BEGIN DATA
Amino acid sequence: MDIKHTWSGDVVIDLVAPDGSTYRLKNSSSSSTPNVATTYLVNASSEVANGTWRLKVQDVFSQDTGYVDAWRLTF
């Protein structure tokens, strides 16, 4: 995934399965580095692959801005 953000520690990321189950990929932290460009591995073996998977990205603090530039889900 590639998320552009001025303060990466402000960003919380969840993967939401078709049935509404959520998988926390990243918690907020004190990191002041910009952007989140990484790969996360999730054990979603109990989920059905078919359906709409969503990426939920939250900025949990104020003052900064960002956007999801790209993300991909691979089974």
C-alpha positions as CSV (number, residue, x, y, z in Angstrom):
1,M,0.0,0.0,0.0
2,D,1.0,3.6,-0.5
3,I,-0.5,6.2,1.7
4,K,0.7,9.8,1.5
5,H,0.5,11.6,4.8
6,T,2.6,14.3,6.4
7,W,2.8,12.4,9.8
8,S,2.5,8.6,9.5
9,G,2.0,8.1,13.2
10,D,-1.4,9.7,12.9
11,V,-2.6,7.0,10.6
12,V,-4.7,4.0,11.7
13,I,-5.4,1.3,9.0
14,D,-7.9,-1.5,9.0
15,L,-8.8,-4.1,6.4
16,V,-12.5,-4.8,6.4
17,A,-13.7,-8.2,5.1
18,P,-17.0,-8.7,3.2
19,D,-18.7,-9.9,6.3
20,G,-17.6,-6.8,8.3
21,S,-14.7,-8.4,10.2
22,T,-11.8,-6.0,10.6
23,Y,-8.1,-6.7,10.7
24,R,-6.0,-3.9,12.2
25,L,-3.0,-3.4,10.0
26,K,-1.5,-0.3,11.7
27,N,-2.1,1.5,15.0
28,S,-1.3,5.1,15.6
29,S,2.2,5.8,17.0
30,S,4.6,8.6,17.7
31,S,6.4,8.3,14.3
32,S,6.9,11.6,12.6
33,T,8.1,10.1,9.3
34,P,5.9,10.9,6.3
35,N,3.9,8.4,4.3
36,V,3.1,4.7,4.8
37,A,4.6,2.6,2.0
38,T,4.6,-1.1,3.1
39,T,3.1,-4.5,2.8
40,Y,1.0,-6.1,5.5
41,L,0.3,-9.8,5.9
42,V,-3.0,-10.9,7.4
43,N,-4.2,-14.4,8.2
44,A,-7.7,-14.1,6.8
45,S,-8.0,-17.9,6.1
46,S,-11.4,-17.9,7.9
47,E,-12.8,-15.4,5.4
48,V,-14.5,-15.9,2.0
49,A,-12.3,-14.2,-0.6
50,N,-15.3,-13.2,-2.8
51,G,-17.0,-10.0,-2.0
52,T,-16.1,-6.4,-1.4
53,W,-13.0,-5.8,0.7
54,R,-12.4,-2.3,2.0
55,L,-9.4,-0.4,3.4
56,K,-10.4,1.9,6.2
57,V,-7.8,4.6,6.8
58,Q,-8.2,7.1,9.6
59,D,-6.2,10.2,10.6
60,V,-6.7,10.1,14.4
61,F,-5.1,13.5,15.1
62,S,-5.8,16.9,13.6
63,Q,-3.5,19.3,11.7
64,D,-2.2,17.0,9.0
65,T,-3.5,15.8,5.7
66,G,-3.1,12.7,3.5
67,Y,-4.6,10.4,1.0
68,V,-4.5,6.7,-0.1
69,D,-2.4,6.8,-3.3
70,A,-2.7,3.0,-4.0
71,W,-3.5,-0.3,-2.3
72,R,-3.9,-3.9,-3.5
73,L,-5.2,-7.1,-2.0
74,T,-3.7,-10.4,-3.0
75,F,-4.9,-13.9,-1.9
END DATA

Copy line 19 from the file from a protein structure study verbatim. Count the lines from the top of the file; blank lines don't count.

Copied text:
16,V,-12.5,-4.8,6.4